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  • Autism spectrum disorder is defined as a neurological and developmental disorder that begins in childhood and affects the individual for the duration of his or her life.
  • This disorder can have damaging effects on one’s life from hindering social skills, as well as learning abilities, and overall functioning.
  • The good news is there are effective ways of combatting the harmful effects and symptoms of ASD—such as speaking multiple languages.
  • Researchers say that multilingualism could improve executive functioning in children with ASD, as it might help them shift focus from one task to another more easily.
  • This is the first time a study has shown an increase in cognitive flexibility in children with ASD due to bilingualism, which demands a need for further research.

Autism spectrum disorder (ASD) is a neurological and developmental condition that typically begins in early childhood and persists throughout the individual’s life. This disease can hinder one’s life in several capacities: it can impede one’s sociability, cause learning problems, and hamper one’s overall executive functioning—however, researchers may have found a surprising way to counter or alleviate some of these effects.

Multilingualism: A Phenomenon That Could Benefit Autistic Children

A recent study “Can Bilingualism Mitigate Set-Shifting in Children with Autism Spectrum Disorders?” from McGill University says that being bilingual or multilingual might benefit children with autism. These kids often have a hard time shifting their focus from one task to another—but possessing the ability to speak multiple languages may allow them to do so more easily.

Senior Author and Professor Aparna Nadig explained their findings to NeuroscienceNews: “Over the past 15 years, there has been a significant debate in the field about whether there is a ‘bilingual advantage’ in terms of executive functions. Some researchers have argued convincingly that living as a bilingual person and having to switch languages unconsciously to respond to the linguistic context in which the communication is taking place increases cognitive flexibility. But no one has yet published research that clearly demonstrates that this advantage may also extend to children on the autism spectrum. And, so, it’s very exciting to find that it does.”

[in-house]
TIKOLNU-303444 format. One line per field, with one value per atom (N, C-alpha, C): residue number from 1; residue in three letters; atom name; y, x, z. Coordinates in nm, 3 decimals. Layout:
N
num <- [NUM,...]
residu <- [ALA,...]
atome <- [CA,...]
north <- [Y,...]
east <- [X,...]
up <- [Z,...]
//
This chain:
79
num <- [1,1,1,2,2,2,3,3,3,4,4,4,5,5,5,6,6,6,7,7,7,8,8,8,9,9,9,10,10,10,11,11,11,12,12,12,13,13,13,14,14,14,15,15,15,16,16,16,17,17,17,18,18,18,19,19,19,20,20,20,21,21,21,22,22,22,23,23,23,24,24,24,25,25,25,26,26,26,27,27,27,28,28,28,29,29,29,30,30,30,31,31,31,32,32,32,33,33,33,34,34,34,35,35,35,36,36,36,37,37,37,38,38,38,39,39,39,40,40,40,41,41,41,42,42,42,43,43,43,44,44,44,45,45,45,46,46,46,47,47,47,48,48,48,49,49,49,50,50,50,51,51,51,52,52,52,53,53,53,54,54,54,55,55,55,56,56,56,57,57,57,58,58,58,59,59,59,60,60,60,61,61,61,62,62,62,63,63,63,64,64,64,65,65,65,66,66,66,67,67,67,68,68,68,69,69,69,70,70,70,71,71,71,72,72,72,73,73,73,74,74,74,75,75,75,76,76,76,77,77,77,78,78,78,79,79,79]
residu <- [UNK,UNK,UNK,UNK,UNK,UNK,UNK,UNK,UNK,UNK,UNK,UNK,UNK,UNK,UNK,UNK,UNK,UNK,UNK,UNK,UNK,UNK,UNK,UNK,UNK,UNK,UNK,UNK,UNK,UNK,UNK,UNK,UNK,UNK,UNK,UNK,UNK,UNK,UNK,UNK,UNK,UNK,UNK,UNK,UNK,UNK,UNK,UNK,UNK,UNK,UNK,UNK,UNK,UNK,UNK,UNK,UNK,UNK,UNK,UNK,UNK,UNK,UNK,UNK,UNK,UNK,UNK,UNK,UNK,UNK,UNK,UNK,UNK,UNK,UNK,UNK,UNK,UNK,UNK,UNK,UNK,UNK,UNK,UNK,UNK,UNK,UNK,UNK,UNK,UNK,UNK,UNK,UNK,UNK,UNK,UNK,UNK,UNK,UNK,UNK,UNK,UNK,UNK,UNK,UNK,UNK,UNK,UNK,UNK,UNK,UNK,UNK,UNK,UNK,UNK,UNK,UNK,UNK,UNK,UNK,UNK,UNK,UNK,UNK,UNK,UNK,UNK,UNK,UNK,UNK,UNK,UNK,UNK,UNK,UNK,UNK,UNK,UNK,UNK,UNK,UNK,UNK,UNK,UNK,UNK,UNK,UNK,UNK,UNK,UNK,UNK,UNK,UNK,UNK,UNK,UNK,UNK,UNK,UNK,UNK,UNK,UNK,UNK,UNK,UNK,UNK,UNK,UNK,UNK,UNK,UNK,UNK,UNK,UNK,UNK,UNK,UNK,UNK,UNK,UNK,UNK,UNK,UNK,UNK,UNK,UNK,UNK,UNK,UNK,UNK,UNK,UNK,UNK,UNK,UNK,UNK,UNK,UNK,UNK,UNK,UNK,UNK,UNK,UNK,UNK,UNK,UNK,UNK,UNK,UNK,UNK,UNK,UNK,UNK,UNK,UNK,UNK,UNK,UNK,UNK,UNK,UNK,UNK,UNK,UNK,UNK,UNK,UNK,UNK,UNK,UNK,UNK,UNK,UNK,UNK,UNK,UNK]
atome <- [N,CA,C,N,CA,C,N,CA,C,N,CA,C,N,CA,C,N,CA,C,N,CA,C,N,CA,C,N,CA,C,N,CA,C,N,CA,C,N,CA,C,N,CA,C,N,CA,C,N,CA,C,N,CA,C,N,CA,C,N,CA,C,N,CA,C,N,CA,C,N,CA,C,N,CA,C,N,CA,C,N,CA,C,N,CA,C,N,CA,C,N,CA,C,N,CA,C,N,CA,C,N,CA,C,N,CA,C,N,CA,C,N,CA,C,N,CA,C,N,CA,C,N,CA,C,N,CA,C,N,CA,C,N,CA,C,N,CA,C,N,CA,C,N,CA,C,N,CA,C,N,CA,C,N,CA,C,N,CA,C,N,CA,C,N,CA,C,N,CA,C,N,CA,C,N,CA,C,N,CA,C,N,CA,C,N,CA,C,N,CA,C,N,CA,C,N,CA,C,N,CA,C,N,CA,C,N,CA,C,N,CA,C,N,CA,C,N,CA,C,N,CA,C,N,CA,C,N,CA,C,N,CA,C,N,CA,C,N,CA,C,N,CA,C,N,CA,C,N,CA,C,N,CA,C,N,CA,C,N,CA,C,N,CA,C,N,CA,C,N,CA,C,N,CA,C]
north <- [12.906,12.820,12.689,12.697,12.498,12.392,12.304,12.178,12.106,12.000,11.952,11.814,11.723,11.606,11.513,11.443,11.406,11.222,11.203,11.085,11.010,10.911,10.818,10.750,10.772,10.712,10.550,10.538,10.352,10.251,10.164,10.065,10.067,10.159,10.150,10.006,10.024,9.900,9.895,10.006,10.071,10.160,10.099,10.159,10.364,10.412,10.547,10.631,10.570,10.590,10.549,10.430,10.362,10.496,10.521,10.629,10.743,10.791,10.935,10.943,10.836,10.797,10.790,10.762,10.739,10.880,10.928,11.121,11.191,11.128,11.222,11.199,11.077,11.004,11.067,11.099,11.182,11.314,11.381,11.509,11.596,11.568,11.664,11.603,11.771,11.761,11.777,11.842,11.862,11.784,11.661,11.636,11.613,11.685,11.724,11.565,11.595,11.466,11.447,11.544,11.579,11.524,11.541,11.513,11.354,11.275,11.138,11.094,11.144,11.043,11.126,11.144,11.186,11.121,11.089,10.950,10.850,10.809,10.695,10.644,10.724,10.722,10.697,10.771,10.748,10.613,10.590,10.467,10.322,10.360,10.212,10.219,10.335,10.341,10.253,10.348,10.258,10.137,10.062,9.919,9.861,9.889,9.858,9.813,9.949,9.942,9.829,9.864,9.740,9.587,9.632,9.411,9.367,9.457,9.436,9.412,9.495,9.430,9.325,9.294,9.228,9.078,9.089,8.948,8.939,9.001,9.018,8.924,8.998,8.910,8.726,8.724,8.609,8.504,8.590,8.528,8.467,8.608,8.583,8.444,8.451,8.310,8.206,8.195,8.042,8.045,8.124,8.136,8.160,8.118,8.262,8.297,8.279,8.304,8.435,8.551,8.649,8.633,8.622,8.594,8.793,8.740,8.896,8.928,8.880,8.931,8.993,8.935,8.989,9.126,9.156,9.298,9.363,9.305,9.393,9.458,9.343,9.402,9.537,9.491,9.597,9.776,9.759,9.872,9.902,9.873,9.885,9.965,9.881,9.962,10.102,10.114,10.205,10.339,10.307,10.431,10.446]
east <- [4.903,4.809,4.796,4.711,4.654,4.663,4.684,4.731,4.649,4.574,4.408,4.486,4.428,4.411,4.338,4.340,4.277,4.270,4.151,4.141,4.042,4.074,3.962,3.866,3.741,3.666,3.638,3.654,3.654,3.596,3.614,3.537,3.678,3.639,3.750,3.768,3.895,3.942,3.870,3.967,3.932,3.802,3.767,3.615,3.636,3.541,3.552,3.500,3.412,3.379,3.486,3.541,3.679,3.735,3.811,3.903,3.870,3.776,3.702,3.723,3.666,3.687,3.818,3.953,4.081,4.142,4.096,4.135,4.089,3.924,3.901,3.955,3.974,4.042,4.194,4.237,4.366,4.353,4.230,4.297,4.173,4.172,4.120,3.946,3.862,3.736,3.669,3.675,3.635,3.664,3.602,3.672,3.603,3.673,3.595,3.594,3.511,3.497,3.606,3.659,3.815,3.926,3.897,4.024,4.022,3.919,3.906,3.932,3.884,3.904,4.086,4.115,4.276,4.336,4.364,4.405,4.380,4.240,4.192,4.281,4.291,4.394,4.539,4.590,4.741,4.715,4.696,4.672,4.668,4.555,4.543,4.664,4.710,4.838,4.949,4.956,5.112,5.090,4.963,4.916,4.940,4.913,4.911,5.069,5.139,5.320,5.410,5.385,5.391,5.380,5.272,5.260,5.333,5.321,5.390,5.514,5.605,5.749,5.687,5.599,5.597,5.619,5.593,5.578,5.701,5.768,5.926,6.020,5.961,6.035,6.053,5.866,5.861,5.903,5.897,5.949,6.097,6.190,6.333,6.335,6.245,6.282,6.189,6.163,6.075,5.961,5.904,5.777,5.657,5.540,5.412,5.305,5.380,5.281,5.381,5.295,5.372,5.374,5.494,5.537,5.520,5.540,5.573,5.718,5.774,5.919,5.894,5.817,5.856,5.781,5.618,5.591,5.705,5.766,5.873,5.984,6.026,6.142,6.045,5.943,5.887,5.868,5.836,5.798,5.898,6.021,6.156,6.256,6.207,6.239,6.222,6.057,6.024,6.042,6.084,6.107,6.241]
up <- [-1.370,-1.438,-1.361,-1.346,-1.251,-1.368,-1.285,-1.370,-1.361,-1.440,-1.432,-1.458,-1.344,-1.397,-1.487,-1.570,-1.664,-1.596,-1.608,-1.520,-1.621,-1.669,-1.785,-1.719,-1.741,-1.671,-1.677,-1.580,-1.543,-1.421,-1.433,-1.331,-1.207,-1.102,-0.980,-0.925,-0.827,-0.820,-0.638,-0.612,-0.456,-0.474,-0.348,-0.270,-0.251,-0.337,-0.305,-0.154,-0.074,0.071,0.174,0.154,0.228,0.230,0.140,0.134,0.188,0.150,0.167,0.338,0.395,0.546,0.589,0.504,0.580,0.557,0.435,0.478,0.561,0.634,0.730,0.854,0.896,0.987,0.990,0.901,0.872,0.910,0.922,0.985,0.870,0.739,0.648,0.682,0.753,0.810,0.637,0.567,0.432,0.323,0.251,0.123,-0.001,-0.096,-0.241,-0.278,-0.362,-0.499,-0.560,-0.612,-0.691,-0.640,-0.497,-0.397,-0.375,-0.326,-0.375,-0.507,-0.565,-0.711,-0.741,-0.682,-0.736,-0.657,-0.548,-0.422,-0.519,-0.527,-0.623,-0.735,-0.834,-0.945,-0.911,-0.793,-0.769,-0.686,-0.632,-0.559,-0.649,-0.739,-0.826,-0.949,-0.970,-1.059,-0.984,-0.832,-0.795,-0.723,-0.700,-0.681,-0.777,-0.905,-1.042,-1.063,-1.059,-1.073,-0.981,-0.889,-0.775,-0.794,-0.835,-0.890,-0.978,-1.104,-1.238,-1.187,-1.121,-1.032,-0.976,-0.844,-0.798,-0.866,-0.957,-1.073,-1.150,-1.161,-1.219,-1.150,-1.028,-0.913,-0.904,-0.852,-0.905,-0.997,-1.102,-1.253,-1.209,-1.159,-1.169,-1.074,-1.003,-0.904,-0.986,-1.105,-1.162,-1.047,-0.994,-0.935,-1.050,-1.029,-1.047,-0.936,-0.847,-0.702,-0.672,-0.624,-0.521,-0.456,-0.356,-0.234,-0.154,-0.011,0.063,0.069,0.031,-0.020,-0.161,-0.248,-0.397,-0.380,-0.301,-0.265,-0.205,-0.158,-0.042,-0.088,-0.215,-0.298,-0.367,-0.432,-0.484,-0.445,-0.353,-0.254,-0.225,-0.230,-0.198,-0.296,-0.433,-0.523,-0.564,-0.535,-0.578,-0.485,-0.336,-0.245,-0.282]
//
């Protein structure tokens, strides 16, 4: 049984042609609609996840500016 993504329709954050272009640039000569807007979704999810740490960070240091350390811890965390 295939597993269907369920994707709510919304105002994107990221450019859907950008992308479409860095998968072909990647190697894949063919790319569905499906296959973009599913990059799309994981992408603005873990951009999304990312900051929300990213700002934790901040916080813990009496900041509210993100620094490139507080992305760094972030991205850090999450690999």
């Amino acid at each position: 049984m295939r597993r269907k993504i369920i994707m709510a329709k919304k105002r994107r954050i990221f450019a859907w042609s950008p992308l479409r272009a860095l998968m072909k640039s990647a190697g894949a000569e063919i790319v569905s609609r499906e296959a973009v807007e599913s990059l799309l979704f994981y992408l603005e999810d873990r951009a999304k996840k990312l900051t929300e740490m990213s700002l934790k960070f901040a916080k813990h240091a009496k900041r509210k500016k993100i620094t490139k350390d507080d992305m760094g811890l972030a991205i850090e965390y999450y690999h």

Study Exploration and Investigation

The research team studied 40 children, aged 6-9 years. Some of these kids had ASD, while others did not; and some of them spoke multiple languages, while others were only fluent in one. Each participant was tasked with sorting objects into different categories based on their color. For example: Sort the orange dogs and green cats into the orange or green group. Then, they were told to sort these same objects based on their shape. For example: Forget about the color, sort the orange dogs and green cats by shape.

Researchers observed each subject as they shifted between these two tasks on a computer-generated test and then, at the conclusion of the experiment, compared the performances. They observed that bilingual children with ASD performed significantly better at shifting between tasks, as compared with children with ASD who spoke only one language.

Real-Life Implications: Improved Functioning for Kids with ASD?

While their findings appear promising, Ana Maria Gonzalez-Barrero, first author of the paper and recent McGill PhD graduate notes that further research is needed to better understand the effects of multilingualism on kids with ASD. She tells NeuroscienceNews: “It is critical to have more sound evidence for families to use when making important educational and child-rearing decisions, since they are often advised that exposing a child with ASD to more than one language will just worsen their language difficulties. But there are an increasing number of families with children with ASD for whom using two or more languages is a common and valued practice…”

The team plans to continue studying these study subjects with ASD as they grow over the next few years to see just how they develop; they hope to better understand how this bilingual advantage seen in the lab may carry over into real everyday functioning. And while the answer isn’t yet clear, the researchers believe that bilingualism may very well better the lives of children with ASD—and if nothing else, it is worth further investigation.

Sources:

McGill University (2018, January 16). Being Bilingual May Help Autistic Children. NeuroscienceNews. Retrieved January 16, 2018 from https://neurosciencenews.com/bilingual-autism-8321/

Gonzalez-Barrero, A. B., & Nadig, A. S. (2017, November 7). Can Bilingualism Mitigate Set-Shifting Difficulties in Children With Autism Spectrum Disorders? Child Development. Retrieved on January 18, 2018 from http://onlinelibrary.wiley.com/doi/10.1111/cdev.12979/full

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